CO2 Chemistry

  1. 1 and
  2. 2
1CAT Catalytic Center, RWTH Aachen University, Worringerweg 2, 52074 Aachen, Germany
2Lehrstuhl für Technische Chemie und Petrolchemie, ITMC, RWTH Aachen University, Worringerweg 1, 52074 Aachen, Germany
  1. Corresponding author email
Guest Editors: W. Leitner and T. E. Müller
Beilstein J. Org. Chem. 2015, 11, 675–677.
Received 04 Apr 2015, Accepted 15 Apr 2015, Published 07 May 2015
cc by logo

It is our pleasure to introduce this Thematic Series on CO2 chemistry for the Beilstein Journal of Organic Chemistry (BJOC). Today’s growing demand for energy, materials and chemicals has prompted renewed interest in CO2 chemistry. More resource-efficient chemical processes are being implemented, while we are facing the change from a fossil fuel-based society to one that must rely on the sustainable use of renewable resources. Although there are many ways to harness renewable energy resources, much of the needed materials and chemicals will continue to be carbon-based.

One of the most abundant renewable resources of carbon is carbon dioxide (Figure 1). Carbon capture technologies are being implemented [1] to capture a part of the yearly anthropogenic CO2 emission of 36,600 million metric tons of CO2 [2]. If only a fraction of the captured CO2 stream could be made available for chemical production, a significant contribution to the annual production of carbon-based materials and chemicals could be supplied. Here, we offer the reader to relate these figures with the annual production of polymeric materials of 280 million metric tons [3]. Remarkably, 110 million metric tons of CO2 per year for producing urea, methanol and salicylic acid are industrial reality today. These applications clearly illustrate the path forward. Due to the abundant availability of pure CO2 gas streams [1], it is only logical to promote a more widespread use of carbon dioxide as chemical feedstock. Notably, the use of CO2 for manufacturing materials and chemicals is still in its infancy.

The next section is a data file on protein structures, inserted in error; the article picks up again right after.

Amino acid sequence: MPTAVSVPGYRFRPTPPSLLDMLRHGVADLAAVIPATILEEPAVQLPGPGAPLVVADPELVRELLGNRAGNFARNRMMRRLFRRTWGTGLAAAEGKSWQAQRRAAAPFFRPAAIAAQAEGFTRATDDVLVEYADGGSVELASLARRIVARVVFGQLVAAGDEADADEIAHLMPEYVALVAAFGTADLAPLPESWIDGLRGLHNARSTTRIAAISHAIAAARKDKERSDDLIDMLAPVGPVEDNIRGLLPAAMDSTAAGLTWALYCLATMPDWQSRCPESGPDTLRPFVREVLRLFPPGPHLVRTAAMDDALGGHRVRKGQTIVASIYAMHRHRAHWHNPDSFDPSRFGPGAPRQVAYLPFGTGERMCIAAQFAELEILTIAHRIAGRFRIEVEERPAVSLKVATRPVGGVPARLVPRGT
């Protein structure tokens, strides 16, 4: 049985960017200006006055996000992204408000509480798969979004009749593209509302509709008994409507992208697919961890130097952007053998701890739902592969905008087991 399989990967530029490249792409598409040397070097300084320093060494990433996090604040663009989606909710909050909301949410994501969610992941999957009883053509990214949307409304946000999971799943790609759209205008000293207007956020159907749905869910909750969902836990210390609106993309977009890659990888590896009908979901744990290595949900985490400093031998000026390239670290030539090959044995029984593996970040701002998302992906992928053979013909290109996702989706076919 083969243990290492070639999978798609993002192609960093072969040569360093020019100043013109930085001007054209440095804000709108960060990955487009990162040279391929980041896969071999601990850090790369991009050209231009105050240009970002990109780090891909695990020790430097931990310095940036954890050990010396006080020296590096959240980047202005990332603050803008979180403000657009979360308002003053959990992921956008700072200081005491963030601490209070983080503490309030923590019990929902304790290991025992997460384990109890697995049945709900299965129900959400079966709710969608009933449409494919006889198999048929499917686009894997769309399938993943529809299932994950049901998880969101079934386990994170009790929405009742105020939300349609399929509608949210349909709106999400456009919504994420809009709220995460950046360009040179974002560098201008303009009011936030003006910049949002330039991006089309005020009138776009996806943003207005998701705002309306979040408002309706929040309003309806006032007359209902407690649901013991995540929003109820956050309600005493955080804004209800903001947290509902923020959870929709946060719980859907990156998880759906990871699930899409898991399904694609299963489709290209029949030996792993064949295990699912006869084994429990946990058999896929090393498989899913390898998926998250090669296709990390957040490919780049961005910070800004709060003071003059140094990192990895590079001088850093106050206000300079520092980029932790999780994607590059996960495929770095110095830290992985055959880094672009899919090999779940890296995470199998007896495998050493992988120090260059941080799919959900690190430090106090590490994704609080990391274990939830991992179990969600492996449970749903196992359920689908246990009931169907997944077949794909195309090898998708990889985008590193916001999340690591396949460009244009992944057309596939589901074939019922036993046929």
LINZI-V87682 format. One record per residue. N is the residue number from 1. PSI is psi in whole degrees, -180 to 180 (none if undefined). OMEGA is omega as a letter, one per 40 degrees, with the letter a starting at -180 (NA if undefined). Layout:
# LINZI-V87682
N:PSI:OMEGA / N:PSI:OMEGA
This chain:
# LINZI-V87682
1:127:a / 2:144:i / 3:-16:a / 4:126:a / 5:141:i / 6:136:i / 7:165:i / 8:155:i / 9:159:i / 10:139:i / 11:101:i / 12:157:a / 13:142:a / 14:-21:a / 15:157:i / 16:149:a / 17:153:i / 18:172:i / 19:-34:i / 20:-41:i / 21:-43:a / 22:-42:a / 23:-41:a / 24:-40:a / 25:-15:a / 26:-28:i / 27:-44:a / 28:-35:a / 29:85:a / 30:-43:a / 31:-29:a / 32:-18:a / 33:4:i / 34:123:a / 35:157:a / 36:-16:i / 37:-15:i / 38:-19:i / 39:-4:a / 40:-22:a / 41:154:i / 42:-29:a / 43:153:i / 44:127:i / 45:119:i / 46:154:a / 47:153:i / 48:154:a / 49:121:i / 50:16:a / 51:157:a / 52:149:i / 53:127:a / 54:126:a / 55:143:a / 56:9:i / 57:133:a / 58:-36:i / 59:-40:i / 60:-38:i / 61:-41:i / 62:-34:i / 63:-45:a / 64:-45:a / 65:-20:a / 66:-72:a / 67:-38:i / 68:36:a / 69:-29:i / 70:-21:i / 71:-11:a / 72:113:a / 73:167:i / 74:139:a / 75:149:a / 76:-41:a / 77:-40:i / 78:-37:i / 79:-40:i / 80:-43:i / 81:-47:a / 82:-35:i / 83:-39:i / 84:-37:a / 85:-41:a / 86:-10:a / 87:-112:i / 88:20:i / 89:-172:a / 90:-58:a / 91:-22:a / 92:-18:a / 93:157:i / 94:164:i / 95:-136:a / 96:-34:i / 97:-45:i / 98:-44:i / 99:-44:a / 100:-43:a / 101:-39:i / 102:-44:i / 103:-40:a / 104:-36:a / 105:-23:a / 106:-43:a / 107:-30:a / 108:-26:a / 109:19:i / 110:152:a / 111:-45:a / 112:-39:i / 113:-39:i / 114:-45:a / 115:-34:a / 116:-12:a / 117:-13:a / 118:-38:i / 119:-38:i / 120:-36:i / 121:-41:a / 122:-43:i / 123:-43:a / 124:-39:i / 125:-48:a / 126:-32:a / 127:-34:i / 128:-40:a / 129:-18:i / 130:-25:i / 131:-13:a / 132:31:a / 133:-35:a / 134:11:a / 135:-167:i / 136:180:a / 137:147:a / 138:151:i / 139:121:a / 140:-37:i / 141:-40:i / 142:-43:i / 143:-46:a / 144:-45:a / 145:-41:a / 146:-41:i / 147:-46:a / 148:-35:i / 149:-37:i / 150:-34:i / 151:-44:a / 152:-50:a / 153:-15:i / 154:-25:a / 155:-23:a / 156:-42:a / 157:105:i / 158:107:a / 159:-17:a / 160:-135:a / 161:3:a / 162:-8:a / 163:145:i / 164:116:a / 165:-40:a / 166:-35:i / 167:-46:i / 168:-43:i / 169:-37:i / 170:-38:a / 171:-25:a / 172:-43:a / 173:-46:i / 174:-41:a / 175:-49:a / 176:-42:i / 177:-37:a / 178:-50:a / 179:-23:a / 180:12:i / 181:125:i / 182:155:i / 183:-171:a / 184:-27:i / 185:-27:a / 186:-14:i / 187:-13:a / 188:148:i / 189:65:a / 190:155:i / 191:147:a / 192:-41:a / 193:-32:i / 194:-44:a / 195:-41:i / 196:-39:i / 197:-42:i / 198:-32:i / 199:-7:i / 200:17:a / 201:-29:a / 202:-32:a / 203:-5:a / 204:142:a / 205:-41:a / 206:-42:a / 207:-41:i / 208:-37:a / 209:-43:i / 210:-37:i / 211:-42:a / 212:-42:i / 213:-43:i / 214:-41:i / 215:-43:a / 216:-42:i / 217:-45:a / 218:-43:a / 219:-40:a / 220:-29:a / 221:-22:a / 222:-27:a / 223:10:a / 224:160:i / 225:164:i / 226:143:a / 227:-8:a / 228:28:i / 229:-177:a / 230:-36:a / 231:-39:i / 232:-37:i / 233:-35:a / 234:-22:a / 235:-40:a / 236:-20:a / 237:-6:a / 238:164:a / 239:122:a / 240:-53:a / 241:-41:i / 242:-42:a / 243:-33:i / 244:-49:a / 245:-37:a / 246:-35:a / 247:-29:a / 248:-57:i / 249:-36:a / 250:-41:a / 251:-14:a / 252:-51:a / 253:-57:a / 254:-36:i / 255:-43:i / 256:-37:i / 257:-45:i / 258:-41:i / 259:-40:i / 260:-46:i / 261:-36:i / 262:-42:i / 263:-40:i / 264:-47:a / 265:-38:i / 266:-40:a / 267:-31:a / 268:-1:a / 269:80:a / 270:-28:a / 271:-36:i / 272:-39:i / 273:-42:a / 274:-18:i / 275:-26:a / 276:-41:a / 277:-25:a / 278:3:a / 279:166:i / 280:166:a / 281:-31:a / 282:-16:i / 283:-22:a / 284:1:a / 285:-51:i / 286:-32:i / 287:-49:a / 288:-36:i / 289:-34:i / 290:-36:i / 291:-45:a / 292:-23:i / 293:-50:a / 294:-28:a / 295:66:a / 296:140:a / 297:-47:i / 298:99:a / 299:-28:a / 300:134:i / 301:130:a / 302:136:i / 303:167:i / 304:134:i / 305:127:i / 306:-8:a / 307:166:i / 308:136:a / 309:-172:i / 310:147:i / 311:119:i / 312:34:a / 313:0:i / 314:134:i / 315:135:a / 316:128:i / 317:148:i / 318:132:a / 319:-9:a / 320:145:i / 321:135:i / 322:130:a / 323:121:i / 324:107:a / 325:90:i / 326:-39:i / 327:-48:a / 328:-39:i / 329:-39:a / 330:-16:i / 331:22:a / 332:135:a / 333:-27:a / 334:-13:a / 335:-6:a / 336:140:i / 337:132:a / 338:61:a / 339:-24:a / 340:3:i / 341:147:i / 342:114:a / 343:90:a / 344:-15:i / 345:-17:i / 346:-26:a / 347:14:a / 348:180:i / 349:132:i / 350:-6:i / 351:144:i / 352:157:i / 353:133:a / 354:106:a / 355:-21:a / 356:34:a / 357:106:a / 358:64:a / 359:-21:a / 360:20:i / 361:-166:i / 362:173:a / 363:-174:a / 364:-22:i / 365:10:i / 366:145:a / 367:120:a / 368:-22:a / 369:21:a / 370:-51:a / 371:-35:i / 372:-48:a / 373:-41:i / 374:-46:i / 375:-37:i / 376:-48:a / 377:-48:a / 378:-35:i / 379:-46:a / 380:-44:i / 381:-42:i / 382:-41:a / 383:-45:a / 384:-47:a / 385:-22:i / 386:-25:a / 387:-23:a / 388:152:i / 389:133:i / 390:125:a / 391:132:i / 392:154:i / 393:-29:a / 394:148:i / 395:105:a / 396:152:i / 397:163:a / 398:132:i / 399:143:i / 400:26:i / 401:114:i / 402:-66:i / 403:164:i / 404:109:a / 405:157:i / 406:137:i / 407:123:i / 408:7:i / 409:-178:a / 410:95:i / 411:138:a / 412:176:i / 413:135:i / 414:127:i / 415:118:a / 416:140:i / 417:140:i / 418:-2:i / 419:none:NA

Figure 1: The carbon dioxide molecule.

Carbon dioxide (CO2) has long stirred the fascination of chemists. A rich chemistry has evolved utilizing this molecule in chemical synthesis [4]. Hitherto the low reactivity of the CO2 molecule poses significant challenges to the utilization of carbon dioxide in industrial applications. Thus, the CO2 molecule is commonly perceived to be highly inert. This perception clearly stems from the high chemical stability of carbon dioxide. However, the reactivity of the CO2 molecule may be underestimated. Carbon dioxide is isoelectronic to highly reactive molecules such as isocyanates and ketenes (Figure 2). This implies that reactivity and kinetic limitations may be encountered much less frequently in the chemical conversion of carbon dioxide than generally assumed.